Location: Valley Forge, Pennsylvania
My parents found Sam outside a small Pennsylvania nursery in October 1977. “It was a windy afternoon, close to Halloween, and we were out for a drive,” says my dad, Mike.
My mom was pregnant with my older sister, Jill—their first—and they’d just bought a house.
“We were getting ready to leave our third floor walkup in January,” my mom, Mair, remembers.
The small pine tree was growing in a bucket and looked out of place amidst the nursery’s pricey shrubs and potted mums. “I noticed that little tree and said, ‘That’s our Christmas tree,’” my dad recalls. He hadn’t even been thinking about the holidays.
Sam cost $10 and spent the next two months propped up on a table, covered in Christmas balls and garland. “It was very Charlie Brown,” my dad remembers.
My grandpop liked the look of Sam and the idea of a tree he could plant in the yard so much that he went to the same nursery for another. My aunt and uncle got one too. It was a good year for baby pines.
There were at least three feet of snow on the ground the day my parents moved. They thought Sam would be perfect for the plot of grass next to their new back door, but the soil was frozen solid.
“Grandpop said we should wait until spring to plant,” my dad recalls. But when the time came, my grandparents thought the chosen spot was too close to the house. Sam was still so small that my parents never thought he’d use the space he had. They planted him in April.
By the time Jill was 2-years-old, and deeply into Dr. Seuss, Sam was still by the back door, but not thriving. “I used to take Jill outside in the evenings to either water or talk to him. I thought it would help him grow,” my dad says.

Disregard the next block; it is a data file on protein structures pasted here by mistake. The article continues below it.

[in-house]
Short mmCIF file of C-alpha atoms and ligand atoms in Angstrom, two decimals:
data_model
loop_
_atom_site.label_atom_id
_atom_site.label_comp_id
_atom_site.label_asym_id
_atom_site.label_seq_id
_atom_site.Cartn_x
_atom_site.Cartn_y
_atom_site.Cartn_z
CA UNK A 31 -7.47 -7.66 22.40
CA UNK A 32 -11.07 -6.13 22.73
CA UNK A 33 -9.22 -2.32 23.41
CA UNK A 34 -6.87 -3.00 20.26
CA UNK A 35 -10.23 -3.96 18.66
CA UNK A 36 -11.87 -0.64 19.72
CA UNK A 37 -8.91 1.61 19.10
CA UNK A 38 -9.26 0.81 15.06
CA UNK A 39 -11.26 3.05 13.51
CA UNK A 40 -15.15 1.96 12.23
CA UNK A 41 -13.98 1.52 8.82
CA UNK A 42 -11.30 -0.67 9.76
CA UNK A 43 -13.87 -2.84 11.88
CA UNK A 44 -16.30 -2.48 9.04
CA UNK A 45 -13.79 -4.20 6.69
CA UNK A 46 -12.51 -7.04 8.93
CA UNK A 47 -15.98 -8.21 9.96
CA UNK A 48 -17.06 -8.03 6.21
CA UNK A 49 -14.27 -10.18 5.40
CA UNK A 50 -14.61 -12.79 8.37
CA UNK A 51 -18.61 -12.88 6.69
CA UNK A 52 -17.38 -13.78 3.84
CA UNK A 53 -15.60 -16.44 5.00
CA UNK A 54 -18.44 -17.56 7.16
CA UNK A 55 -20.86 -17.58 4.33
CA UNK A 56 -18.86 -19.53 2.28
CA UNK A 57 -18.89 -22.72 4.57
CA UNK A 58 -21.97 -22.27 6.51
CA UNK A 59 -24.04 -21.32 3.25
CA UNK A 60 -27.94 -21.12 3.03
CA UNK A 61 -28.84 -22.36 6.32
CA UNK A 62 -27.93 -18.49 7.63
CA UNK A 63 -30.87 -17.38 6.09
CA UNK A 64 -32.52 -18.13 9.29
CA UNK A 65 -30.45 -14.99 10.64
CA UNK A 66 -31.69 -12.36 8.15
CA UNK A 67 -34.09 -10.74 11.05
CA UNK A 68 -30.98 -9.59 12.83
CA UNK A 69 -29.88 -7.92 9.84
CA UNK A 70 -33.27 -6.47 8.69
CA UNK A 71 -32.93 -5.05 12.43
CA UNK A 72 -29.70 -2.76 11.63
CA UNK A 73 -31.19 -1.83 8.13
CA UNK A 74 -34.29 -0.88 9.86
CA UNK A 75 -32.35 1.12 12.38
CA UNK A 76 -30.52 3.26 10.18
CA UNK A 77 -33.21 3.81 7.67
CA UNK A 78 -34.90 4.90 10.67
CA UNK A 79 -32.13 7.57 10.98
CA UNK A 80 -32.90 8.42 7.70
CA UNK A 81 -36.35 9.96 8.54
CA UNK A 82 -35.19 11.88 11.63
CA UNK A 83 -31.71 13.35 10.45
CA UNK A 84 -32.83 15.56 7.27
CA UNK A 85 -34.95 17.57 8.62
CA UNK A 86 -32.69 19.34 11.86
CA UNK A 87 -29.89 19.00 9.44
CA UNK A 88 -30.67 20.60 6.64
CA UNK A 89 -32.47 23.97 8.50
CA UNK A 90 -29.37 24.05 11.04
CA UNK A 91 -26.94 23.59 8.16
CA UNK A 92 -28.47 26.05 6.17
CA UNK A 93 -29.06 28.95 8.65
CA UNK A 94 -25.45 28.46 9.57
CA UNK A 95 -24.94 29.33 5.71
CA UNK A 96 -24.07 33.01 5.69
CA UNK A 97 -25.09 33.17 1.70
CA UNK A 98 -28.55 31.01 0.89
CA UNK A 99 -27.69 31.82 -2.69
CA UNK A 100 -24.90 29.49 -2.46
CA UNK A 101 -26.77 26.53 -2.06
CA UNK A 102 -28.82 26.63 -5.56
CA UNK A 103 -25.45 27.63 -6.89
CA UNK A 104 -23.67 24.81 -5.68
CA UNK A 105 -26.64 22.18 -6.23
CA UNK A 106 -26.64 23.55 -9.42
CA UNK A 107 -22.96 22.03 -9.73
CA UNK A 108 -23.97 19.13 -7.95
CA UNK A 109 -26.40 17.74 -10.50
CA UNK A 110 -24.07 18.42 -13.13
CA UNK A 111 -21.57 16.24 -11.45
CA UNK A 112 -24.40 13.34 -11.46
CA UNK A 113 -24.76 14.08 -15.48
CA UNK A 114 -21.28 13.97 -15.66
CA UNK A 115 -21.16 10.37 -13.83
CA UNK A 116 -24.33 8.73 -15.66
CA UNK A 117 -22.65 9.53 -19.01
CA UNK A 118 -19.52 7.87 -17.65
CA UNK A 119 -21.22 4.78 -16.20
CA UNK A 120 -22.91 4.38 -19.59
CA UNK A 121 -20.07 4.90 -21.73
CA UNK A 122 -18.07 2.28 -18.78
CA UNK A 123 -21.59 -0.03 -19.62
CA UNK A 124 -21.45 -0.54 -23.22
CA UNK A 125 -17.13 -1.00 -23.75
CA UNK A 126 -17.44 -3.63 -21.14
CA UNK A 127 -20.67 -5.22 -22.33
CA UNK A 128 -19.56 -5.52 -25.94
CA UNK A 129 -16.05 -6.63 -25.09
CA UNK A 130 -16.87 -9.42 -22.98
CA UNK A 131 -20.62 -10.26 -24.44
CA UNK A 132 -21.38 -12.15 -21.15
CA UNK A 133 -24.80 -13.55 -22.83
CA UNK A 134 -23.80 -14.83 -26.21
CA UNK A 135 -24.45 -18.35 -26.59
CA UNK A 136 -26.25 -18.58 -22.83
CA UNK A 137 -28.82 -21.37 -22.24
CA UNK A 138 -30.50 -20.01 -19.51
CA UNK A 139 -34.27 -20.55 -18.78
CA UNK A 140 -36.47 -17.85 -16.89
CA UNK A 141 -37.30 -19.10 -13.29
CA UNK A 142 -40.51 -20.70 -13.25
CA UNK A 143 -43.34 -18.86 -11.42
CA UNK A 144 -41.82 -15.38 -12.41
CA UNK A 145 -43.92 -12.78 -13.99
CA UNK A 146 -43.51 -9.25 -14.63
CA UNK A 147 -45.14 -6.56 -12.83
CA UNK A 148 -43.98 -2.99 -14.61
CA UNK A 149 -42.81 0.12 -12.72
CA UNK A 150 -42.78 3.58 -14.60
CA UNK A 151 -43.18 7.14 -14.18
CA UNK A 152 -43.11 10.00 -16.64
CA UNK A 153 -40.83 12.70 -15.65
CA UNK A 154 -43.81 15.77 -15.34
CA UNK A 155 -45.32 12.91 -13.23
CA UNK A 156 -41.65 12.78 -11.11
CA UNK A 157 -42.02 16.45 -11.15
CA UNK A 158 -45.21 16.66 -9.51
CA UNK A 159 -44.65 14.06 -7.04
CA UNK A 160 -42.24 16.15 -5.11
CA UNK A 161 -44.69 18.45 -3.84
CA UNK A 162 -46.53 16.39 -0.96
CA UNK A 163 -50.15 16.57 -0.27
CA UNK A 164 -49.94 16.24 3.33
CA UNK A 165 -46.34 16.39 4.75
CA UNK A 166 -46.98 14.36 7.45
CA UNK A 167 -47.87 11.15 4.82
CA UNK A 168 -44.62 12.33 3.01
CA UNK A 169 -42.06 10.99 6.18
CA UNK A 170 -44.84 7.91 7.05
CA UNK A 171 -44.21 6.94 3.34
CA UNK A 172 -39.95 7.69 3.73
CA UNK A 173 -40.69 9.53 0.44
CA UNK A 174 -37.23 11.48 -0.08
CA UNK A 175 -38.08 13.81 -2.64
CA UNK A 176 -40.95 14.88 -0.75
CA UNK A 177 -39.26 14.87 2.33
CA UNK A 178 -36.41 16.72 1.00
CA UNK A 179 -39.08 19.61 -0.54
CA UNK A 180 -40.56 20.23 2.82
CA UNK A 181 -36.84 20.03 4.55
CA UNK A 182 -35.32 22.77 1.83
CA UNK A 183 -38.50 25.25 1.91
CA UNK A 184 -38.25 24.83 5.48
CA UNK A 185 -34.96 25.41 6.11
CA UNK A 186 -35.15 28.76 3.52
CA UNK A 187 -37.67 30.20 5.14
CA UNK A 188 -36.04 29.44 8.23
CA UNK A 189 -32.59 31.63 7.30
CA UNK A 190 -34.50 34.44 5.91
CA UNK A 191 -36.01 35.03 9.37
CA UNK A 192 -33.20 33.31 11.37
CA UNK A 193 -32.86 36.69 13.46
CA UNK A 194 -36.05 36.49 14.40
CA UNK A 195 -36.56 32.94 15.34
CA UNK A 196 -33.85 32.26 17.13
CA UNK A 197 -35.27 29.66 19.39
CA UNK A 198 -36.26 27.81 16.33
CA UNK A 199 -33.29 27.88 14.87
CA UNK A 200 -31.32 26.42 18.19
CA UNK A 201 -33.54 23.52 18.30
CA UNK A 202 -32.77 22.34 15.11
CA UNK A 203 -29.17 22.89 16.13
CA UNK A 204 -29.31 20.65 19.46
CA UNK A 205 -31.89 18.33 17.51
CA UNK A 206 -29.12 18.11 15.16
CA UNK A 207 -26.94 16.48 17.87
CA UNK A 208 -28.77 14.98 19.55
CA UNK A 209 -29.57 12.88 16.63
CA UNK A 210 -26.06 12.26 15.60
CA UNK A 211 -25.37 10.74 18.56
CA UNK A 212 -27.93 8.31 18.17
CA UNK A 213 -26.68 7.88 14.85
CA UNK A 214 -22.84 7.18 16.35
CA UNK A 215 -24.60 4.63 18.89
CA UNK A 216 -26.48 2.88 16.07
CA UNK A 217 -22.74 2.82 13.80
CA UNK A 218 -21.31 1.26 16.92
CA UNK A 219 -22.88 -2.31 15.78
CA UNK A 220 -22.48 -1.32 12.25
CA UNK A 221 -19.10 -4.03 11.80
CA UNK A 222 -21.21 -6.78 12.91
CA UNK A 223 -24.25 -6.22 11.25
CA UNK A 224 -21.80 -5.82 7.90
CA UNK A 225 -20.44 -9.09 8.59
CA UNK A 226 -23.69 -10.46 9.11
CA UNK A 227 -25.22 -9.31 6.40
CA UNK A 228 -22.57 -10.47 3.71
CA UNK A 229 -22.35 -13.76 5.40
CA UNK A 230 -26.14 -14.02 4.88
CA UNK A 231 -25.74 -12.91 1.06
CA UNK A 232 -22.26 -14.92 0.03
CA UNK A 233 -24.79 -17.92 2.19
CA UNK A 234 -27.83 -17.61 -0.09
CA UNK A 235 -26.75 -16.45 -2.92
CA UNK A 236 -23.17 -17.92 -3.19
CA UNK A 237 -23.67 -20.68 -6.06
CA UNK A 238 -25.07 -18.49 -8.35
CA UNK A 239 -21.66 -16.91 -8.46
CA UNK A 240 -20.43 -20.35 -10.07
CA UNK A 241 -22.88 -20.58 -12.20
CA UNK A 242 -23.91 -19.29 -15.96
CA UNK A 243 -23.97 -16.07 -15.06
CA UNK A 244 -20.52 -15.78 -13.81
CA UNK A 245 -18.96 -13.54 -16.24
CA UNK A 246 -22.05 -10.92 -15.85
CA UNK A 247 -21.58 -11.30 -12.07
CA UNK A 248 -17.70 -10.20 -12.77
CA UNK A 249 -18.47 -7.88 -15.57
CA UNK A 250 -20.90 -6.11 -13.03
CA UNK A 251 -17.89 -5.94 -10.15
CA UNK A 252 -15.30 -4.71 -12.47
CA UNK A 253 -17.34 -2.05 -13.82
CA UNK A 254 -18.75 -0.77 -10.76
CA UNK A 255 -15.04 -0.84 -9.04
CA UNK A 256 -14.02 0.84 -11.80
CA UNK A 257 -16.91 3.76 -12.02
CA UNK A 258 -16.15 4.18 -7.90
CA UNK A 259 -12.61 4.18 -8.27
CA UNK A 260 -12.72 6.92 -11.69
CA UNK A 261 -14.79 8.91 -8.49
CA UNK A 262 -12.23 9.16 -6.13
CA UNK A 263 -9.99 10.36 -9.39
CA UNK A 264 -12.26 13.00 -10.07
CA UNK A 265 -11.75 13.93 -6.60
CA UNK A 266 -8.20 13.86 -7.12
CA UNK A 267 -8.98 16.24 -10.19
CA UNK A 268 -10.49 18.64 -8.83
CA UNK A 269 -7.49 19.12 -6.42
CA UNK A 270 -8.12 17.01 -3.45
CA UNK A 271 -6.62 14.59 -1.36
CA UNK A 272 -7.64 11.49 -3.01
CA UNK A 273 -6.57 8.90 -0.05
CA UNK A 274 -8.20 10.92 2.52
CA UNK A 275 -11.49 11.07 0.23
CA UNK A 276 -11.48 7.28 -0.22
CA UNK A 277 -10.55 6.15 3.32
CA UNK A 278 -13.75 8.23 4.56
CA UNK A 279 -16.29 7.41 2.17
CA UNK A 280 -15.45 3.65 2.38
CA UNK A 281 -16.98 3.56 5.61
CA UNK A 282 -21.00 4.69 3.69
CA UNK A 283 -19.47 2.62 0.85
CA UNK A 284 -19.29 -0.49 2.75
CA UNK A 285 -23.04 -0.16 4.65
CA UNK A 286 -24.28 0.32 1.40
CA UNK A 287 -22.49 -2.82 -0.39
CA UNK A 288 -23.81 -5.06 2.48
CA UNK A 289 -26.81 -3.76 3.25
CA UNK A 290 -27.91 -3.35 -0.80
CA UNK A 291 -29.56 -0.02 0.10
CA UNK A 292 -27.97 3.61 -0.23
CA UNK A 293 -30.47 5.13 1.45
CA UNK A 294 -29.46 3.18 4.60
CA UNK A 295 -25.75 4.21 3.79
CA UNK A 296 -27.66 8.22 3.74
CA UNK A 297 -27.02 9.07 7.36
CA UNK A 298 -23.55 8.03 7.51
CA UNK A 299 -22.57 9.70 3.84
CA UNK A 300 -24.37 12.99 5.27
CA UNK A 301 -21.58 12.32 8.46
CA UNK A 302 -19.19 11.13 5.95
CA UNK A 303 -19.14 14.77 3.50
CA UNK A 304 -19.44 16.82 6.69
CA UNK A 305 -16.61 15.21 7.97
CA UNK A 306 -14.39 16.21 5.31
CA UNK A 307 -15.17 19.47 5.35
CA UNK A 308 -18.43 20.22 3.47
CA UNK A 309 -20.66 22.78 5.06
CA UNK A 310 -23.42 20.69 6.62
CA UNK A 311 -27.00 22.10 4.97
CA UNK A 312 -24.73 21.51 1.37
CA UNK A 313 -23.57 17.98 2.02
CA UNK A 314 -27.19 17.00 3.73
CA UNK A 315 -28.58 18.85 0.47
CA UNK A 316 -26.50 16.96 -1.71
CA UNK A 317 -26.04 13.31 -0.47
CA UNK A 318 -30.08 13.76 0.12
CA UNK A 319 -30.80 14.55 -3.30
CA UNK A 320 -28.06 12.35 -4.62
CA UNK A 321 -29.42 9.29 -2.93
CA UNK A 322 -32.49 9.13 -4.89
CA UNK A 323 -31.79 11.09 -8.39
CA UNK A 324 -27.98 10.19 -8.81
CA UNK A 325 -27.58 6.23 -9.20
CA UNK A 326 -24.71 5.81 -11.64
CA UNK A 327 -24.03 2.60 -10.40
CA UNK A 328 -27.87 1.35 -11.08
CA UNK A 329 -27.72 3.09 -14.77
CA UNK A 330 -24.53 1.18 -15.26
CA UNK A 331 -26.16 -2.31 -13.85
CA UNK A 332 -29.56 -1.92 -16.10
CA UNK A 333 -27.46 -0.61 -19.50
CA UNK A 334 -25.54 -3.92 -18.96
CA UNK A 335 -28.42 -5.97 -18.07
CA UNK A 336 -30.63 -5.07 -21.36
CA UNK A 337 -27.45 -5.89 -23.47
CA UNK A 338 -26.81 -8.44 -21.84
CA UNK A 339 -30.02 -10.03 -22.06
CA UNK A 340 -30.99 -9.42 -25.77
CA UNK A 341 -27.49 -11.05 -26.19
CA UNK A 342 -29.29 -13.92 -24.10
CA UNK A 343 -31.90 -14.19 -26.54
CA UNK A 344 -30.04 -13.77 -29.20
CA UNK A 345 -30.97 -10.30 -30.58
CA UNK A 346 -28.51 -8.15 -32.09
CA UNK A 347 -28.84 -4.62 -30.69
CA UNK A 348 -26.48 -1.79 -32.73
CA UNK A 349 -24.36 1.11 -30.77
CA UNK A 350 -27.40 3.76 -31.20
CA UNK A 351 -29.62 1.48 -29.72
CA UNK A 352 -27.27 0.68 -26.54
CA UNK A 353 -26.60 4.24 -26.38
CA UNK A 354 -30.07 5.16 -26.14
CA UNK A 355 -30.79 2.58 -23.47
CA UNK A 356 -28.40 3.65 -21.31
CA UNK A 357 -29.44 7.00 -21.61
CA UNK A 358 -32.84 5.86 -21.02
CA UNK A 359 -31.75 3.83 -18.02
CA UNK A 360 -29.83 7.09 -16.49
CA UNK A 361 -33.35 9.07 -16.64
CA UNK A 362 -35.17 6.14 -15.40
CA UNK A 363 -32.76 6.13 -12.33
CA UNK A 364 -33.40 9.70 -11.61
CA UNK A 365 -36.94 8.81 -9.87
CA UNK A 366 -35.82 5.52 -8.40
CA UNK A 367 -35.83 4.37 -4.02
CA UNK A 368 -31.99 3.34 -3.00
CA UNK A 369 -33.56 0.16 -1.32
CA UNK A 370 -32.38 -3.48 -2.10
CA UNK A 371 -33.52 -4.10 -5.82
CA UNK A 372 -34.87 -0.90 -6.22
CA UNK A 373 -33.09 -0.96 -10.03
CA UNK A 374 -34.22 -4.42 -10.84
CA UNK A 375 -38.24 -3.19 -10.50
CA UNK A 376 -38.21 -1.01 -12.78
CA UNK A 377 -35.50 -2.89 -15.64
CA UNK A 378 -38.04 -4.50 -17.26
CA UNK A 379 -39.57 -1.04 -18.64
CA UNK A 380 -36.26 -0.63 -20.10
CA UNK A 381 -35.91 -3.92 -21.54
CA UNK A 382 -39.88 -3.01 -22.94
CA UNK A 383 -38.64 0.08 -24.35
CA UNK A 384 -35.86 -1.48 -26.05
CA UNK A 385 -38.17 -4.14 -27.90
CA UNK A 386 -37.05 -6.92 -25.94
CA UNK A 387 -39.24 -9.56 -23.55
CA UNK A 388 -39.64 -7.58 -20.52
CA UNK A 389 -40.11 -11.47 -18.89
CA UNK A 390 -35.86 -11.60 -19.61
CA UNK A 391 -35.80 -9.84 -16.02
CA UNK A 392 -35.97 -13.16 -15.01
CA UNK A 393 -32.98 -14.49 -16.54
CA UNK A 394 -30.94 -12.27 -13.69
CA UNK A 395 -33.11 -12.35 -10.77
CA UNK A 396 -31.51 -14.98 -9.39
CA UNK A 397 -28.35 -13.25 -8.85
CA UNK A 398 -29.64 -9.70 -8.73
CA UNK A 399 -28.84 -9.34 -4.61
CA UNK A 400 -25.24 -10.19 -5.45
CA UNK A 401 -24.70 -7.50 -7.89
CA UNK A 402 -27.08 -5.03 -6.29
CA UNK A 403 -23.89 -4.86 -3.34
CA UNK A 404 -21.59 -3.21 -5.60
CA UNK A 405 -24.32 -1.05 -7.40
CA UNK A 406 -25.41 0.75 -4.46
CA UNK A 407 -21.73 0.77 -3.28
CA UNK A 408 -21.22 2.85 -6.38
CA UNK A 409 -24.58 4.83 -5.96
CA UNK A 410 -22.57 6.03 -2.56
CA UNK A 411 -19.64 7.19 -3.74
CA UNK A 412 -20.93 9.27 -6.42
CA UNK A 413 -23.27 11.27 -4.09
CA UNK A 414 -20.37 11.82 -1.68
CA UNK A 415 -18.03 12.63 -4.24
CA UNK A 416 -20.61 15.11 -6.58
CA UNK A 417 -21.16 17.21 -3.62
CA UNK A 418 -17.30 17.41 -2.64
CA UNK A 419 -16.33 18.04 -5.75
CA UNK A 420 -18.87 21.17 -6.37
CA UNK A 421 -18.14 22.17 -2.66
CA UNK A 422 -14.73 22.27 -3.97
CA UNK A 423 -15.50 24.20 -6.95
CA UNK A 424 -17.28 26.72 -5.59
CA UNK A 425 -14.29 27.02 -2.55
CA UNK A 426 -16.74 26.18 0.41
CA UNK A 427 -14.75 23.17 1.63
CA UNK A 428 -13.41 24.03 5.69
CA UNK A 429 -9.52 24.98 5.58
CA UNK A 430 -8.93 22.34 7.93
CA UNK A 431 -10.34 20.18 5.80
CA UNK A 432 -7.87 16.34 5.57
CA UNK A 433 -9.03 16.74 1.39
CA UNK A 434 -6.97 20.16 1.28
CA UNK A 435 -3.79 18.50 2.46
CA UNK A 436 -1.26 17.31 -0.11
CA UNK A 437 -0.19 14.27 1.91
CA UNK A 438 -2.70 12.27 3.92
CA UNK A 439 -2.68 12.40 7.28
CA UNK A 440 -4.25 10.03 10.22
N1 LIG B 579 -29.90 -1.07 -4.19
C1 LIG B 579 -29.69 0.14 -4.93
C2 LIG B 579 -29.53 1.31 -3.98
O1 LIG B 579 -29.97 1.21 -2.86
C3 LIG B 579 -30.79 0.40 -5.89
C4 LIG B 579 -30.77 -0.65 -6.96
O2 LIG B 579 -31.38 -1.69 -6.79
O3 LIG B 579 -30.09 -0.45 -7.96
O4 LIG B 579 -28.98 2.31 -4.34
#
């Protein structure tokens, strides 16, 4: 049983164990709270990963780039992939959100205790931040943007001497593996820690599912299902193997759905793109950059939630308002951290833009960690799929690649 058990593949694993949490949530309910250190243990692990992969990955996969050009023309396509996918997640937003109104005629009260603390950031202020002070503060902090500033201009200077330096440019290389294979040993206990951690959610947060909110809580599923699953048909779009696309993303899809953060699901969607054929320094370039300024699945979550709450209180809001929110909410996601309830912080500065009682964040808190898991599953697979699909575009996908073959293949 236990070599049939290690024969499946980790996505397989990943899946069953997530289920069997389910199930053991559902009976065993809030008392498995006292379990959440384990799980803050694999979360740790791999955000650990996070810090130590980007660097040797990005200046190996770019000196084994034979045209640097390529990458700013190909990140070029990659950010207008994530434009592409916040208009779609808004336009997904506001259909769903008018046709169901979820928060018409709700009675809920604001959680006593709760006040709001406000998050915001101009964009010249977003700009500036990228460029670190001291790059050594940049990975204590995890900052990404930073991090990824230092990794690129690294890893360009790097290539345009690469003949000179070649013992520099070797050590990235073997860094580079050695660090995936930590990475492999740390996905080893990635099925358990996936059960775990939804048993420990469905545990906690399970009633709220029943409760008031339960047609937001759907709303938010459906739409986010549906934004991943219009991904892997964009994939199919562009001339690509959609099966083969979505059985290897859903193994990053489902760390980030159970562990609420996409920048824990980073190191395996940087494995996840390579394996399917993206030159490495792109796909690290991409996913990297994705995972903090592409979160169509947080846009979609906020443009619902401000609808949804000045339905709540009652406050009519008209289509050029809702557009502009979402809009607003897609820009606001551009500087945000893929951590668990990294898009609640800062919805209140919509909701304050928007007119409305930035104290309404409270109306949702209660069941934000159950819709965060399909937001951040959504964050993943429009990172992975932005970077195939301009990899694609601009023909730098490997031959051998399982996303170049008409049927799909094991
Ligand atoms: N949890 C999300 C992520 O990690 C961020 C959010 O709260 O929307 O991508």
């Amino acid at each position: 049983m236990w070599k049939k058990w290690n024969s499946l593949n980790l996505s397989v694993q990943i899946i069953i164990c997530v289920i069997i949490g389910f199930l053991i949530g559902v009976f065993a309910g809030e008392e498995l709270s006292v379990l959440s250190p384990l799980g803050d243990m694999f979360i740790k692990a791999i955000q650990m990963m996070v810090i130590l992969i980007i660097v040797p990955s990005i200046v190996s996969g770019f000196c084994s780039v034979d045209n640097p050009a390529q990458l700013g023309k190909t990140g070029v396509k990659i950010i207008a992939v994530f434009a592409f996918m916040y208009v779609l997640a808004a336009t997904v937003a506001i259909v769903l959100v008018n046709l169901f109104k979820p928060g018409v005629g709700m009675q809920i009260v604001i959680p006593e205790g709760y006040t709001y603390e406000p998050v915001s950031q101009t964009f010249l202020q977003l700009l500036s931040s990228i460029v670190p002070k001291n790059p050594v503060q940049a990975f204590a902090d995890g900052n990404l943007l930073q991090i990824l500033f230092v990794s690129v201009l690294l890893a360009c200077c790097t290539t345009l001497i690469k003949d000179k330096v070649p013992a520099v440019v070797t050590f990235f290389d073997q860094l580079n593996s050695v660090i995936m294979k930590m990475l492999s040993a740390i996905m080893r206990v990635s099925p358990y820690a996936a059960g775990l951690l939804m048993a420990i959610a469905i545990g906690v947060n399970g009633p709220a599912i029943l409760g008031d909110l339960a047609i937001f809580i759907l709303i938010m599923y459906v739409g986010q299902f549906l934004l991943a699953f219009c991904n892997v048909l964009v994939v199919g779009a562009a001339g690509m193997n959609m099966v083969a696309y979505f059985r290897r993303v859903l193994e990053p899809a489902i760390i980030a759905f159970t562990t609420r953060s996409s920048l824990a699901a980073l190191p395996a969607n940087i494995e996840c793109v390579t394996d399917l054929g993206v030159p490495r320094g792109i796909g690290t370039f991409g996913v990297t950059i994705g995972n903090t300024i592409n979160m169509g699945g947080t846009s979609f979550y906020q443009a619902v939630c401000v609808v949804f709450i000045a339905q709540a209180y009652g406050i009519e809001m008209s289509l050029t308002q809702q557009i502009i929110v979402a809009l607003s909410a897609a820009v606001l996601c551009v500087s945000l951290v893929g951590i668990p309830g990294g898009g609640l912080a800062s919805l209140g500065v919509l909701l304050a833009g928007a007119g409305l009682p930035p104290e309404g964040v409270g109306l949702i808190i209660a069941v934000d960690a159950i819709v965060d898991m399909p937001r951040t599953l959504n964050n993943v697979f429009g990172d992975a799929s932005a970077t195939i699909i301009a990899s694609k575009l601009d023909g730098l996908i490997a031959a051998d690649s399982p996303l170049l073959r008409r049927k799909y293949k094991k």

With poignant 2-year-old-logic, Jill wanted to give the tree she conversed with a name and deemed him Sam after the title character of her favorite book, “Sam I Am.”
I was born the next year and Sam shot up steadily as my sister and I strung twinkle lights on him, built snow forts around his trunk, watched birds nest in his branches from the kitchen window, and ran circles around him with our dogs.
We still do most of those things. We even run circles with my parent’s puppy, Thunder, now.
A diminutive Pug-Shih Tzu with the personality of a 100 lb German Shepherd, Thunder loves to stand at attention under Sam’s branches. It’s as if the pair of them have no greater pleasure than contentedly watching over the house—two security guards on a permanent beat.
If that’s the case, Sam is definitely the muscle. He now measures 40-feet and towers over the house.
All of us still wonder if giving him a name, thereby making him an official part of the family, also provided Sam with the security to stretch out. Stately and striking with a tiny dog loyal at his side, Sam he still is.
Wendy Toth is Senior Editor, Lifestyle for Digital Works @ NBCU. She lives in Brooklyn, has two cute rescue cats named Boris and Zoe. In addition to editing Petside.com, Wendy has also contributed to many publications, including NYTimes.com, iVillage.com, Weight Watchers, Parents, Spa, PDN, Supermarket News, New York Press, and Newsday.